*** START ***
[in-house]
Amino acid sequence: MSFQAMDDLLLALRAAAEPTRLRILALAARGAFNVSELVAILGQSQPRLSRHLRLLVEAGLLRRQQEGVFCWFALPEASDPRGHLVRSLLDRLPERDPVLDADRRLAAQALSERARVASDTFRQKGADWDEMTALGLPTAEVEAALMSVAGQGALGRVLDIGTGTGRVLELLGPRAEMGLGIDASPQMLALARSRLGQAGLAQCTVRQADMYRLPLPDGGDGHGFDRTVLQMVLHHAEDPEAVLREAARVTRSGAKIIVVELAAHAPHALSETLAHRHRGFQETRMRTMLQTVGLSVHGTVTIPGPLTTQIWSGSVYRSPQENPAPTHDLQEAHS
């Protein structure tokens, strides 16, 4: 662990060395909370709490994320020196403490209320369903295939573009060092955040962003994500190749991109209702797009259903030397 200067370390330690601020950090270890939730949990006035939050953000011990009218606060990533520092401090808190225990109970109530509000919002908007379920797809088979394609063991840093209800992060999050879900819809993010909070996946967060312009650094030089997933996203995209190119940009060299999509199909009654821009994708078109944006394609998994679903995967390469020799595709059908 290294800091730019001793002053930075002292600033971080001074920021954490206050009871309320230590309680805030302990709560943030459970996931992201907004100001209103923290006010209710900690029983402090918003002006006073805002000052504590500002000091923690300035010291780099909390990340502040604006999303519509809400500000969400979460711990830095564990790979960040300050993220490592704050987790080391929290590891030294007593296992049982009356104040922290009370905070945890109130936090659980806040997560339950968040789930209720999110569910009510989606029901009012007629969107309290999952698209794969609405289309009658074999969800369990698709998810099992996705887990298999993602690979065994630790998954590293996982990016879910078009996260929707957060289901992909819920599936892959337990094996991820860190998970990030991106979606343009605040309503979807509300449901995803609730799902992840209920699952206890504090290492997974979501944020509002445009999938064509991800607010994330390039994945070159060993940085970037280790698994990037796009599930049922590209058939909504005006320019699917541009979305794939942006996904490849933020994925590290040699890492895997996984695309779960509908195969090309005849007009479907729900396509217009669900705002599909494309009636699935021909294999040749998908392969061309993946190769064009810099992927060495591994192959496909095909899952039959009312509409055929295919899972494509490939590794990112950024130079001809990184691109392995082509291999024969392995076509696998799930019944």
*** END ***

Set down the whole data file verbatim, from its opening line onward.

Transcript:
[in-house]
Amino acid sequence: MSFQAMDDLLLALRAAAEPTRLRILALAARGAFNVSELVAILGQSQPRLSRHLRLLVEAGLLRRQQEGVFCWFALPEASDPRGHLVRSLLDRLPERDPVLDADRRLAAQALSERARVASDTFRQKGADWDEMTALGLPTAEVEAALMSVAGQGALGRVLDIGTGTGRVLELLGPRAEMGLGIDASPQMLALARSRLGQAGLAQCTVRQADMYRLPLPDGGDGHGFDRTVLQMVLHHAEDPEAVLREAARVTRSGAKIIVVELAAHAPHALSETLAHRHRGFQETRMRTMLQTVGLSVHGTVTIPGPLTTQIWSGSVYRSPQENPAPTHDLQEAHS
């Protein structure tokens, strides 16, 4: 662990060395909370709490994320020196403490209320369903295939573009060092955040962003994500190749991109209702797009259903030397 200067370390330690601020950090270890939730949990006035939050953000011990009218606060990533520092401090808190225990109970109530509000919002908007379920797809088979394609063991840093209800992060999050879900819809993010909070996946967060312009650094030089997933996203995209190119940009060299999509199909009654821009994708078109944006394609998994679903995967390469020799595709059908 290294800091730019001793002053930075002292600033971080001074920021954490206050009871309320230590309680805030302990709560943030459970996931992201907004100001209103923290006010209710900690029983402090918003002006006073805002000052504590500002000091923690300035010291780099909390990340502040604006999303519509809400500000969400979460711990830095564990790979960040300050993220490592704050987790080391929290590891030294007593296992049982009356104040922290009370905070945890109130936090659980806040997560339950968040789930209720999110569910009510989606029901009012007629969107309290999952698209794969609405289309009658074999969800369990698709998810099992996705887990298999993602690979065994630790998954590293996982990016879910078009996260929707957060289901992909819920599936892959337990094996991820860190998970990030991106979606343009605040309503979807509300449901995803609730799902992840209920699952206890504090290492997974979501944020509002445009999938064509991800607010994330390039994945070159060993940085970037280790698994990037796009599930049922590209058939909504005006320019699917541009979305794939942006996904490849933020994925590290040699890492895997996984695309779960509908195969090309005849007009479907729900396509217009669900705002599909494309009636699935021909294999040749998908392969061309993946190769064009810099992927060495591994192959496909095909899952039959009312509409055929295919899972494509490939590794990112950024130079001809990184691109392995082509291999024969392995076509696998799930019944």